Editor's note: Maya Wang is a researcher in the Asia Division of Human Rights Watch based in Hong Kong. She is an expert on a wide range of human rights issues in China including arbitrary detention, torture and disability and women's rights. Follow her on Twitter @wang_maya.
Did the Chinese government announce earlier this week that it would end its notorious detention system known as Re-Education Through Labor (RTL)?
On January 7, Meng Jianzhu, the head of the powerful Political and Legal Committee of the Chinese Communist Party, reportedly announced that the government would "stop using" the system, in which roughly 160,000 people are detained for up to four years without trial for "crimes that are not severe enough to warrant a criminal sentence," by the end of 2013.
After media outlets confirmed the news with officials who attended the meeting Meng spoke at, the original articles reporting the decision vanished from the Internet. A subsequent Xinhua news story watered down Meng's statement, committing the government only to "advancing reforms" of RTL -- which is old news -- a long-stated but never-implemented goal.
This episode highlights three realities of China's human rights situation: 1) the news is often not what it initially appears to be, especially if a key government decision is at stake; 2) the new leadership is struggling to reply adequately to growing popular demand for reform; and 3) changes to RTL, like other long-mooted reforms, might only be a cosmetic gesture, leaving intact laws and practices that violate domestic and international human rights standards.
China's new leaders have come to power during a serious legitimacy crisis, with a nation eager for political reforms. Indeed, party chief Xi Jinping has repeatedly vowed to "deepen reform." At the same time, there has been rising public discontent over local officials' abuse of RTL to muzzle ordinary people seeking justice or criticizing the government. The system was further discredited by the recent detentions of Tang Hui, a mother seeking redress for the rape of her young daughter, and Ren Jianyu, a village official who posted negative comments online about the government.
Meanwhile, the main obstacle to abolishing RTL, the Ministry of Public Security, which holds the unchecked power to detain individuals in these facilities, has seen its political clout diminished under the new leadership arrangement. The time for abolition of RTL appears ripe, but it's unclear whether Xi is ready to move from talking about reforms to delivering them.
As a type of arbitrary detention, RTL should not be reformed: it should be abolished outright.
The tepid Xinhua announcement promising to "reform" RTL suggests that instead of abolition, the government will merely tinker at the margins of the existing system. Fears this might be the case derive from the August 2012 announcement of a pilot scheme in four cities. Few details are available, except that the name of the system was revised from Re-education to "Education and Correction," and minor constraints on the police's ability to impose these punishments were established.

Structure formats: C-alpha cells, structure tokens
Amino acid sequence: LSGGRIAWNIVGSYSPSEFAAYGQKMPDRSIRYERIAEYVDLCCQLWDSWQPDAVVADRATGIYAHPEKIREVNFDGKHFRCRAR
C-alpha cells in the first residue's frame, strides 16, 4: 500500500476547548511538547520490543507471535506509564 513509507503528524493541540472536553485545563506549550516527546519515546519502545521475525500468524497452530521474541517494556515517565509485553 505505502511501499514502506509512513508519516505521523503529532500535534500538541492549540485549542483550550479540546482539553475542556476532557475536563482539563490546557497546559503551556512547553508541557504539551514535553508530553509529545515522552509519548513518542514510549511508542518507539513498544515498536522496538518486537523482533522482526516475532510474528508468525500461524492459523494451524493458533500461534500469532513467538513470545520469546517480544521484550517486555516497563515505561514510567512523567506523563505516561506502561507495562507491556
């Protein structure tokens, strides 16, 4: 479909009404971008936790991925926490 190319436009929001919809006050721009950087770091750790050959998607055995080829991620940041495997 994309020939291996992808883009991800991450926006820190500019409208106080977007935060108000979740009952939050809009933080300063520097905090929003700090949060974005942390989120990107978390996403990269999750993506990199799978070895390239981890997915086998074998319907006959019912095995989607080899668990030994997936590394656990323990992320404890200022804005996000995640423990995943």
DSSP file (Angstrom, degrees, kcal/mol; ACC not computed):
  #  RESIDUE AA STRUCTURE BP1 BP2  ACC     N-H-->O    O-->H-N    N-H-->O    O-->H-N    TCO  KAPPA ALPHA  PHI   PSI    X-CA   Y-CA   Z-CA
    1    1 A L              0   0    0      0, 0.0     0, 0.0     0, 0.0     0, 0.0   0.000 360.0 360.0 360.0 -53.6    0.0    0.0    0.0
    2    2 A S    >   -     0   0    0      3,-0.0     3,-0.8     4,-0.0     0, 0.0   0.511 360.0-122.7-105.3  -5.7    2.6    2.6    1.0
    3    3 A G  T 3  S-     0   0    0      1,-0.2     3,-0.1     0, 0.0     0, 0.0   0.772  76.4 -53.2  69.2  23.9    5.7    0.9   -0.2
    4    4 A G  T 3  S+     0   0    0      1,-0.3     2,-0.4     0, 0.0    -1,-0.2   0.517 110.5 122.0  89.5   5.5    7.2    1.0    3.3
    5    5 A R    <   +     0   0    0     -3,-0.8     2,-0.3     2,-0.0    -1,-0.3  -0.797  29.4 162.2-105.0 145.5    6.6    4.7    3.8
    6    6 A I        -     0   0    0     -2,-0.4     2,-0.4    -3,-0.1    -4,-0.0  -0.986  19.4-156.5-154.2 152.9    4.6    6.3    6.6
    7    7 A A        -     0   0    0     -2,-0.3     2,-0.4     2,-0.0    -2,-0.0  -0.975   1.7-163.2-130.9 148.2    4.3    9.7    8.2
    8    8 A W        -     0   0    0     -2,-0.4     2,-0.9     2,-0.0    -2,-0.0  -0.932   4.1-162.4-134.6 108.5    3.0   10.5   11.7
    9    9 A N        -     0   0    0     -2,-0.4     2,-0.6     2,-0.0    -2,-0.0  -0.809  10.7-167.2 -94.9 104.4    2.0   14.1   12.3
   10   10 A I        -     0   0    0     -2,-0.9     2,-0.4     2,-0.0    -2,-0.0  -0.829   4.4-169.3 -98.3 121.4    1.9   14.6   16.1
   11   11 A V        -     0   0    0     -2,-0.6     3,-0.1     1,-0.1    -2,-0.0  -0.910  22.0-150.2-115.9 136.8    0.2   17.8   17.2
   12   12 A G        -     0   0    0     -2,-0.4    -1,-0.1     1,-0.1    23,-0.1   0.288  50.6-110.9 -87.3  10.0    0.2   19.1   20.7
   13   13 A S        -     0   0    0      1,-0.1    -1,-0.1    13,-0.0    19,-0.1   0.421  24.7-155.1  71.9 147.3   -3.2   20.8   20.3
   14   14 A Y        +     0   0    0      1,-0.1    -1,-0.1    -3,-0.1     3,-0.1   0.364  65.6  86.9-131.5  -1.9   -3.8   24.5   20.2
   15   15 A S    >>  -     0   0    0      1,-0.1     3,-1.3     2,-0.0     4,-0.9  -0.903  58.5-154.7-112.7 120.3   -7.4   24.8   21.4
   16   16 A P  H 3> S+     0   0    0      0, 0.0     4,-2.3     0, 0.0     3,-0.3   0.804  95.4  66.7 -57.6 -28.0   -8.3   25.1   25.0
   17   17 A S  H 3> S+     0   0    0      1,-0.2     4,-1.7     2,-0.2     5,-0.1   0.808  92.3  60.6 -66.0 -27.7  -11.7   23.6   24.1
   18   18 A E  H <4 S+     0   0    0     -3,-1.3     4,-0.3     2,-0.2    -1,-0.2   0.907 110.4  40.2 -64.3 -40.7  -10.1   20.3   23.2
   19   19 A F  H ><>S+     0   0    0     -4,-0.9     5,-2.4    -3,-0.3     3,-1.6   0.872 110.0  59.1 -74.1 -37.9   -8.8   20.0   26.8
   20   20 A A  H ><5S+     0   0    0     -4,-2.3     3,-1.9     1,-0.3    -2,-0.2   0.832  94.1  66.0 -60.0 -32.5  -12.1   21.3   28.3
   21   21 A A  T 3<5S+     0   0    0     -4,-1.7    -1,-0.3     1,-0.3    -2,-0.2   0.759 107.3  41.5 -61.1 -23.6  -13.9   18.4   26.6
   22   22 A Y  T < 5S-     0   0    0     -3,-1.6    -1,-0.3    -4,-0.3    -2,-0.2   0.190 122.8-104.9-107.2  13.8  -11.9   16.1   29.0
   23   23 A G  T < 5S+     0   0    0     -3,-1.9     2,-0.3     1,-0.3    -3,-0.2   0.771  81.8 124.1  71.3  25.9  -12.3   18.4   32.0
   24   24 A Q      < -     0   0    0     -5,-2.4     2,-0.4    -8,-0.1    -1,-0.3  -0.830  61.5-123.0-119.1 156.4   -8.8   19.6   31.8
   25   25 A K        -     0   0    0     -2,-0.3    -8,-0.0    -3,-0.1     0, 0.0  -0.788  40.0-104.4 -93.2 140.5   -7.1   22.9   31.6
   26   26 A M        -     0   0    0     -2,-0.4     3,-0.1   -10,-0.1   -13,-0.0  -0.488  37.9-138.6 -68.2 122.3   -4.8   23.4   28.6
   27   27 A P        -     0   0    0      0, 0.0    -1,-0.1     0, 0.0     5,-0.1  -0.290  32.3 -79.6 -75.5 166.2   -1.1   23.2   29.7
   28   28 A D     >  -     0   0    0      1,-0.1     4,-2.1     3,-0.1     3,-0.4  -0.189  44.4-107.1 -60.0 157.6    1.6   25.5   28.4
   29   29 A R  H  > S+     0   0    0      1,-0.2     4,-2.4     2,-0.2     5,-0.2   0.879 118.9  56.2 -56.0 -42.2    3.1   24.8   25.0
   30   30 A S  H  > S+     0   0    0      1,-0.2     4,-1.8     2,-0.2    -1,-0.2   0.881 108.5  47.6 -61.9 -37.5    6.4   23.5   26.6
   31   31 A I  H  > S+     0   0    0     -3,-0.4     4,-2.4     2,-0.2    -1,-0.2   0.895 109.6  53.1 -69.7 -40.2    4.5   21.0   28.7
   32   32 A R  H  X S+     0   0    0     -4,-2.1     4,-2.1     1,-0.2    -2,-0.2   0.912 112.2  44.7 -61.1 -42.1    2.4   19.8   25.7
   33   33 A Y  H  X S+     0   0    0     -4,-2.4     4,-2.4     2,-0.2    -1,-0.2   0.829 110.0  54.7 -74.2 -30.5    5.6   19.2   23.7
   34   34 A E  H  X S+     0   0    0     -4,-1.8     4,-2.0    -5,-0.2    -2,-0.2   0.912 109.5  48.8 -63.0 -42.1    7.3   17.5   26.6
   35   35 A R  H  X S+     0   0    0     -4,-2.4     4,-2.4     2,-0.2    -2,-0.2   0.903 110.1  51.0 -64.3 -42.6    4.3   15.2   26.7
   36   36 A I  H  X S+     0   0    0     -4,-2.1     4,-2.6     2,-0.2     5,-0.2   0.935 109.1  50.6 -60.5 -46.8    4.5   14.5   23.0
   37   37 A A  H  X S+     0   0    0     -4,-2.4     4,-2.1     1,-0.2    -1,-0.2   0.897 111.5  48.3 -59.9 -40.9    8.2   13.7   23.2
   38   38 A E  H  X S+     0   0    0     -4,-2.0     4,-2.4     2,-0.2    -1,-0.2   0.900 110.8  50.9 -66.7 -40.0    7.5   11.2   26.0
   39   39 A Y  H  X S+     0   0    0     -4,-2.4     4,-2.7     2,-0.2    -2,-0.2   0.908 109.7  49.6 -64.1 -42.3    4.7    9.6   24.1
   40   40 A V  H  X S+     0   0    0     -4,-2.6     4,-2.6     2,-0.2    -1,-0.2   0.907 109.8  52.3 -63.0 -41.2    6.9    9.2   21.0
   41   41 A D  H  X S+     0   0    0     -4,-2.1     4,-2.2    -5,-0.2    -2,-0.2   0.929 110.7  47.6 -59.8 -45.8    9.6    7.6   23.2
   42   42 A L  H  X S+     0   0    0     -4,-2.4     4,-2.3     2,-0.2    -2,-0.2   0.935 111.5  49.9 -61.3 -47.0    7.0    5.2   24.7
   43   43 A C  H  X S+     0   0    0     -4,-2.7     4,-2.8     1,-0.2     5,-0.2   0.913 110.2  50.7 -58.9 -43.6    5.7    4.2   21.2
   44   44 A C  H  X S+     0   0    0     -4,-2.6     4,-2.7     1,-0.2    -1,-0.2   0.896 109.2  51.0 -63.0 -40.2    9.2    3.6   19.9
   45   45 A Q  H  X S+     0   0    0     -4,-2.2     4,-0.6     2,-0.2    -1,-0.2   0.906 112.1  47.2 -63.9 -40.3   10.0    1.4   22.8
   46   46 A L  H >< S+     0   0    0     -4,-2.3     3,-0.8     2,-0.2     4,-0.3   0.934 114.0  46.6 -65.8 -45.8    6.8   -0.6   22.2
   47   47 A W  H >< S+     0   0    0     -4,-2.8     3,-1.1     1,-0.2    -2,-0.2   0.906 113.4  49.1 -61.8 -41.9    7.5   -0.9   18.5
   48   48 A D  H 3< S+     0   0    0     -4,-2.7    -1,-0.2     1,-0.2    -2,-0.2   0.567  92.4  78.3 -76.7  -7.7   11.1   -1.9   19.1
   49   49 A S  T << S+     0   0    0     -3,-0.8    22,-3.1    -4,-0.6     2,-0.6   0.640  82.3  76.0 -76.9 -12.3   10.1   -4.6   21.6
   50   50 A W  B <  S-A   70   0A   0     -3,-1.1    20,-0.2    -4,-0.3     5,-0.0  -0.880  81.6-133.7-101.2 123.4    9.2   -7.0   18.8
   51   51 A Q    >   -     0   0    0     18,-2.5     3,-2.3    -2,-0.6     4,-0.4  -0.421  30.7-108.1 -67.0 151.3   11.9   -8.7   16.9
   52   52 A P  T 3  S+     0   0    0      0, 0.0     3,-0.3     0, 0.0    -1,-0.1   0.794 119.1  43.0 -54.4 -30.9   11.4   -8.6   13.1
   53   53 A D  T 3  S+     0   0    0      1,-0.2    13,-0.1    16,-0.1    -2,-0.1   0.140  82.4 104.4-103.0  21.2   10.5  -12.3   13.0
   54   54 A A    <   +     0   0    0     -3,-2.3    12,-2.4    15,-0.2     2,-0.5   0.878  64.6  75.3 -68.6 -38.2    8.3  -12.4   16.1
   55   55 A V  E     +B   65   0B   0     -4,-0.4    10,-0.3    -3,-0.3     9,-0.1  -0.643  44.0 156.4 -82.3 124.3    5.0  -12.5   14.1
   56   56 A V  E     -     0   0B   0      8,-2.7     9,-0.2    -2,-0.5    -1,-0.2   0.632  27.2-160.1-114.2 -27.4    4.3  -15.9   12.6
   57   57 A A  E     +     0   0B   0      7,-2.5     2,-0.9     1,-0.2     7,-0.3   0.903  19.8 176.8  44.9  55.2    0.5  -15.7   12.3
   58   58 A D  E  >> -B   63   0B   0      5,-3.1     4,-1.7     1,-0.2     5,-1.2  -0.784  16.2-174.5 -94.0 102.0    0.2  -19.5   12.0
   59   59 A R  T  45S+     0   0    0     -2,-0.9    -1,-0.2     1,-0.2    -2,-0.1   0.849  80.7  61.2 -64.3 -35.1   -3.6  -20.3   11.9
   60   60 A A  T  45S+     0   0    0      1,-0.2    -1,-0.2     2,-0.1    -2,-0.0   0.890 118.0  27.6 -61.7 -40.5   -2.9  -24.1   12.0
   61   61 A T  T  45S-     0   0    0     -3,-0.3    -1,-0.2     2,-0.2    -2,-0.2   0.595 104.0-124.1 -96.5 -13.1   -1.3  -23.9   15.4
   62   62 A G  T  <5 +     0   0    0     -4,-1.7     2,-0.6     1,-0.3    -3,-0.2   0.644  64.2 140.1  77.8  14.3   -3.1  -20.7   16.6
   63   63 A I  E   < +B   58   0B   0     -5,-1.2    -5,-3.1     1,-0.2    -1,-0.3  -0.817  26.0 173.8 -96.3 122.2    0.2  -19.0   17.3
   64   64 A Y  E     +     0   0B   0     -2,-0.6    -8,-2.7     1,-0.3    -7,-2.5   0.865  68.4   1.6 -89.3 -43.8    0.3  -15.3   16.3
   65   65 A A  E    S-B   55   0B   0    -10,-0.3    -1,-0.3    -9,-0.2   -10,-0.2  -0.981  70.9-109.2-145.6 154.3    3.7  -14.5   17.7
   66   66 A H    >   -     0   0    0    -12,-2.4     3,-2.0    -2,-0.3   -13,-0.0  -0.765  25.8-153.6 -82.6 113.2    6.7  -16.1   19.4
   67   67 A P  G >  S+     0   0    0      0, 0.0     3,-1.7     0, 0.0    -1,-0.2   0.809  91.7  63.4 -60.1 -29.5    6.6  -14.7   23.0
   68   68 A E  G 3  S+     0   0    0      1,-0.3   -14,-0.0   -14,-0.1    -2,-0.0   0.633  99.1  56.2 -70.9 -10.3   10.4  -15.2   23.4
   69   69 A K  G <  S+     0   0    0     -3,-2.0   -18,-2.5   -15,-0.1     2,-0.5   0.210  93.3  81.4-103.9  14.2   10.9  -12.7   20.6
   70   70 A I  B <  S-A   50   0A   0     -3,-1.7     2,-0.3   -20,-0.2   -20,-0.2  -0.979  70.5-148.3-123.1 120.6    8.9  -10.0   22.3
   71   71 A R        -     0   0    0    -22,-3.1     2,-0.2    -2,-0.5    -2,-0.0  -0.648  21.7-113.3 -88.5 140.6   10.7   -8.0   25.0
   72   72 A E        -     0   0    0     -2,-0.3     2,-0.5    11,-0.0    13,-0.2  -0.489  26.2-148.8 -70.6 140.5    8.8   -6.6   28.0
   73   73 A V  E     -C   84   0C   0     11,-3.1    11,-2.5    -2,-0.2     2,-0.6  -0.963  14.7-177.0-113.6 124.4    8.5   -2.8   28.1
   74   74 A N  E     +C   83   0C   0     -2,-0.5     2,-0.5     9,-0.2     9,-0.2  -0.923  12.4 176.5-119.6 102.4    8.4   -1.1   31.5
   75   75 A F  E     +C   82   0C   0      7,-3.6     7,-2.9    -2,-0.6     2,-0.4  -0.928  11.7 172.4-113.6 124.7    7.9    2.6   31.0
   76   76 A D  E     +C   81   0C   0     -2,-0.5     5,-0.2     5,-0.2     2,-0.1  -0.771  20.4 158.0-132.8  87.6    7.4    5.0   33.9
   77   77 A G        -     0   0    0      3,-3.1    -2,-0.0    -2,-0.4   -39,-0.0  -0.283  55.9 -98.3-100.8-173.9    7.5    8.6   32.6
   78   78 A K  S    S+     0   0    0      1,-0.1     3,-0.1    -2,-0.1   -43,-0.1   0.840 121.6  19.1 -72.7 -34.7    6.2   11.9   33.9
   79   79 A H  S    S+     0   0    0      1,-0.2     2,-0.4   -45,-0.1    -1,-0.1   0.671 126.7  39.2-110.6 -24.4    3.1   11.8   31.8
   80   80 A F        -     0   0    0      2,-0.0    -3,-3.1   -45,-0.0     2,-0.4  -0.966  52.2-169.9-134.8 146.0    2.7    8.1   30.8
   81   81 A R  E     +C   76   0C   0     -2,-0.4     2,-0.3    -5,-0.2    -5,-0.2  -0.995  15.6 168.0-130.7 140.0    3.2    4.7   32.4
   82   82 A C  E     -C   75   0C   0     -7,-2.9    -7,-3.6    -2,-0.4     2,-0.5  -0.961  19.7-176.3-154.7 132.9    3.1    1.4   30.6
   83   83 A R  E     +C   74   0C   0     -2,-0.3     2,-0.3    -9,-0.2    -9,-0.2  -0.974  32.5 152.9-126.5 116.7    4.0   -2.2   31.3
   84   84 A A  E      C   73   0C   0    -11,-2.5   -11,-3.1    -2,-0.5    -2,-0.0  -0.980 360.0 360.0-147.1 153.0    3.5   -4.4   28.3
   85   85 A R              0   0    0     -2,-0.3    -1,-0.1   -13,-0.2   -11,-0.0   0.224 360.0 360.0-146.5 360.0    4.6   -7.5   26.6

The debate in and outside of China this week echoes the 2003 debate about the abolition of "Custody and Repatriation." This system of administrative detention was designed to detain individuals found outside of their official location of residence (hukou). It was similarly discredited and abolished after a series of abuses, the last straw being the beating and death of a young man in a Custody and Repatriation center in Guangzhou in March 2003.
The decision to get rid of the system was made at the beginning of the then-new leadership of Hu Jintao and Wen Jiabao, and was perceived as a signal of reform. Yet the failure to match the end of Custody and Repatriation with a wholesale prohibition on arbitrary detention mitigated the benefits of its abolition. Migrant workers who had been prey for the system benefited from its abolition, but local governments soon found new ways to deal with the other category of people detained in Custody and Repatriation centers -- petitioners.
Illegal and ad hoc "black jails" were set up to prevent them from trying to reach higher authorities to denounce local official misconduct. The central government tolerates the existence of these patently unlawful black jails, demonstrating that it continues to lack commitment to ending arbitrary detention.
Swapping one system of arbitrary detention for another would be a missed opportunity for the new leadership. Real change requires that the government abolish RTL, and establish in its place a new system to punish minor crimes that is consistent with the Chinese Constitution as well as its international human rights obligations, and pass the necessary legislation during the next National People's Congress in March.
The judiciary -- not the police -- should be responsible for considering charges, determining guilt, and assigning appropriate punishment. People who are accused must have the ability to confront and question their accusers, the right to counsel, and all fair trial guarantees. Anything short of this will not quench the public's thirst for the "deepening reform."